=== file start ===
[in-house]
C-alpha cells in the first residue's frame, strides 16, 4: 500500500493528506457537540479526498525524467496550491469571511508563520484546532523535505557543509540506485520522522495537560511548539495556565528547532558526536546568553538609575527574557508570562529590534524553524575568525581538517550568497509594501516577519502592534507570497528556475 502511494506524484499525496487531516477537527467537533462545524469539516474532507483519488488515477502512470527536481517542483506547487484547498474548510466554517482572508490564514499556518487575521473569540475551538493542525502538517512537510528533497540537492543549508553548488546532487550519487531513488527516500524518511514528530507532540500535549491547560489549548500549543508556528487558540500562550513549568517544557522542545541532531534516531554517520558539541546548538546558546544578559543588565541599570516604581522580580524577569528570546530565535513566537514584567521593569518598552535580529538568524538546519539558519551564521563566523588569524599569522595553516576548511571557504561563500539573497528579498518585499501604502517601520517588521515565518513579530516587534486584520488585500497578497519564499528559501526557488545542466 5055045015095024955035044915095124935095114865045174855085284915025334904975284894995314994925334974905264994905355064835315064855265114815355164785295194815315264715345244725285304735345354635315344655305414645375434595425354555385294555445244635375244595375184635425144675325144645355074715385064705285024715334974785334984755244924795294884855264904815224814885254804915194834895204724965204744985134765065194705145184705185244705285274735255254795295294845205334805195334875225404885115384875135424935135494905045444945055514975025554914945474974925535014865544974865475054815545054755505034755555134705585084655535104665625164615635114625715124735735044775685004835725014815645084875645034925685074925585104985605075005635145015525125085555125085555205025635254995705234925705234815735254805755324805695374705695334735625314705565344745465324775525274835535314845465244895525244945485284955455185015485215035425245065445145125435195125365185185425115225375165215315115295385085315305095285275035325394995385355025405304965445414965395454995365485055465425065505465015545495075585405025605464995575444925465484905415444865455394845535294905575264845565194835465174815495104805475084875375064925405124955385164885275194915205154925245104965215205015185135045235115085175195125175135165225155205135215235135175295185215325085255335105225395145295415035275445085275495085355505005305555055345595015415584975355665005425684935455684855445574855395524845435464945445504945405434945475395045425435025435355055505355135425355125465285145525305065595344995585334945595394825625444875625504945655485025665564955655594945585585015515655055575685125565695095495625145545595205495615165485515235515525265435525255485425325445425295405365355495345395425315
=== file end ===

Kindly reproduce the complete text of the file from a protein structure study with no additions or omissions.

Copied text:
[in-house]
C-alpha cells in the first residue's frame, strides 16, 4: 500500500493528506457537540479526498525524467496550491469571511508563520484546532523535505557543509540506485520522522495537560511548539495556565528547532558526536546568553538609575527574557508570562529590534524553524575568525581538517550568497509594501516577519502592534507570497528556475 502511494506524484499525496487531516477537527467537533462545524469539516474532507483519488488515477502512470527536481517542483506547487484547498474548510466554517482572508490564514499556518487575521473569540475551538493542525502538517512537510528533497540537492543549508553548488546532487550519487531513488527516500524518511514528530507532540500535549491547560489549548500549543508556528487558540500562550513549568517544557522542545541532531534516531554517520558539541546548538546558546544578559543588565541599570516604581522580580524577569528570546530565535513566537514584567521593569518598552535580529538568524538546519539558519551564521563566523588569524599569522595553516576548511571557504561563500539573497528579498518585499501604502517601520517588521515565518513579530516587534486584520488585500497578497519564499528559501526557488545542466 5055045015095024955035044915095124935095114865045174855085284915025334904975284894995314994925334974905264994905355064835315064855265114815355164785295194815315264715345244725285304735345354635315344655305414645375434595425354555385294555445244635375244595375184635425144675325144645355074715385064705285024715334974785334984755244924795294884855264904815224814885254804915194834895204724965204744985134765065194705145184705185244705285274735255254795295294845205334805195334875225404885115384875135424935135494905045444945055514975025554914945474974925535014865544974865475054815545054755505034755555134705585084655535104665625164615635114625715124735735044775685004835725014815645084875645034925685074925585104985605075005635145015525125085555125085555205025635254995705234925705234815735254805755324805695374705695334735625314705565344745465324775525274835535314845465244895525244945485284955455185015485215035425245065445145125435195125365185185425115225375165215315115295385085315305095285275035325394995385355025405304965445414965395454995365485055465425065505465015545495075585405025605464995575444925465484905415444865455394845535294905575264845565194835465174815495104805475084875375064925405124955385164885275194915205154925245104965215205015185135045235115085175195125175135165225155205135215235135175295185215325085255335105225395145295415035275445085275495085355505005305555055345595015415584975355665005425684935455684855445574855395524845435464945445504945405434945475395045425435025435355055505355135425355125465285145525305065595344995585334945595394825625444875625504945655485025665564955655594945585585015515655055575685125565695095495625145545595205495615165485515235515525265435525255485425325445425295405365355495345395425315